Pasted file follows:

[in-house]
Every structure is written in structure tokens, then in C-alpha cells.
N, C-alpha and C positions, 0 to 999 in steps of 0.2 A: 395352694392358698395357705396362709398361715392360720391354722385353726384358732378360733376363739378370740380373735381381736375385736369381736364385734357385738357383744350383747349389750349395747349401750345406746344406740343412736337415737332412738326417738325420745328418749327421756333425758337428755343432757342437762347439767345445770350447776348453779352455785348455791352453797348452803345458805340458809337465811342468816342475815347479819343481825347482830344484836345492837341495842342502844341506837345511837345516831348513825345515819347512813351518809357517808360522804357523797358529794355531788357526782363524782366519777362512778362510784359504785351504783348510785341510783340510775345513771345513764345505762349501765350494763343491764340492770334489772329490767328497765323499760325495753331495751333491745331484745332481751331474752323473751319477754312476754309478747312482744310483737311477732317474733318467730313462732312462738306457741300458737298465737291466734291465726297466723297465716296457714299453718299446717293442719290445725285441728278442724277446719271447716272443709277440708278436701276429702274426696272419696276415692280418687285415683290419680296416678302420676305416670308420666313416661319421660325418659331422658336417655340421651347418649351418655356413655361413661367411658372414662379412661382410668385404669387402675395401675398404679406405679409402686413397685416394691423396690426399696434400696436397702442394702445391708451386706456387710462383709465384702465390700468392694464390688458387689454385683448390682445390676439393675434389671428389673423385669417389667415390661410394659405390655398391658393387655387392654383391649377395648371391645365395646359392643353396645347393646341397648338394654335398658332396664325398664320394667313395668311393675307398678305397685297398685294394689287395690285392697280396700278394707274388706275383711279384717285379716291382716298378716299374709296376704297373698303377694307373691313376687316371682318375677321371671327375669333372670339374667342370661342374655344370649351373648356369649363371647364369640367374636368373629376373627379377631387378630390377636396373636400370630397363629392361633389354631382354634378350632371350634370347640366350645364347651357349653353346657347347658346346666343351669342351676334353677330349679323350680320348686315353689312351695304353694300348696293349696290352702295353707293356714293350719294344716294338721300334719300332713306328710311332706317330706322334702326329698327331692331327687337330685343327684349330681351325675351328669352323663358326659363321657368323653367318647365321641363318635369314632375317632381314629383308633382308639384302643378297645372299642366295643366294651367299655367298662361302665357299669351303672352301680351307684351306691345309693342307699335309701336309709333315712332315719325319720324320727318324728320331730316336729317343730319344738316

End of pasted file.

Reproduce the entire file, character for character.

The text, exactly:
[in-house]
Every structure is written in structure tokens, then in C-alpha cells.
N, C-alpha and C positions, 0 to 999 in steps of 0.2 A: 395352694392358698395357705396362709398361715392360720391354722385353726384358732378360733376363739378370740380373735381381736375385736369381736364385734357385738357383744350383747349389750349395747349401750345406746344406740343412736337415737332412738326417738325420745328418749327421756333425758337428755343432757342437762347439767345445770350447776348453779352455785348455791352453797348452803345458805340458809337465811342468816342475815347479819343481825347482830344484836345492837341495842342502844341506837345511837345516831348513825345515819347512813351518809357517808360522804357523797358529794355531788357526782363524782366519777362512778362510784359504785351504783348510785341510783340510775345513771345513764345505762349501765350494763343491764340492770334489772329490767328497765323499760325495753331495751333491745331484745332481751331474752323473751319477754312476754309478747312482744310483737311477732317474733318467730313462732312462738306457741300458737298465737291466734291465726297466723297465716296457714299453718299446717293442719290445725285441728278442724277446719271447716272443709277440708278436701276429702274426696272419696276415692280418687285415683290419680296416678302420676305416670308420666313416661319421660325418659331422658336417655340421651347418649351418655356413655361413661367411658372414662379412661382410668385404669387402675395401675398404679406405679409402686413397685416394691423396690426399696434400696436397702442394702445391708451386706456387710462383709465384702465390700468392694464390688458387689454385683448390682445390676439393675434389671428389673423385669417389667415390661410394659405390655398391658393387655387392654383391649377395648371391645365395646359392643353396645347393646341397648338394654335398658332396664325398664320394667313395668311393675307398678305397685297398685294394689287395690285392697280396700278394707274388706275383711279384717285379716291382716298378716299374709296376704297373698303377694307373691313376687316371682318375677321371671327375669333372670339374667342370661342374655344370649351373648356369649363371647364369640367374636368373629376373627379377631387378630390377636396373636400370630397363629392361633389354631382354634378350632371350634370347640366350645364347651357349653353346657347347658346346666343351669342351676334353677330349679323350680320348686315353689312351695304353694300348696293349696290352702295353707293356714293350719294344716294338721300334719300332713306328710311332706317330706322334702326329698327331692331327687337330685343327684349330681351325675351328669352323663358326659363321657368323653367318647365321641363318635369314632375317632381314629383308633382308639384302643378297645372299642366295643366294651367299655367298662361302665357299669351303672352301680351307684351306691345309693342307699335309701336309709333315712332315719325319720324320727318324728320331730316336729317343730319344738316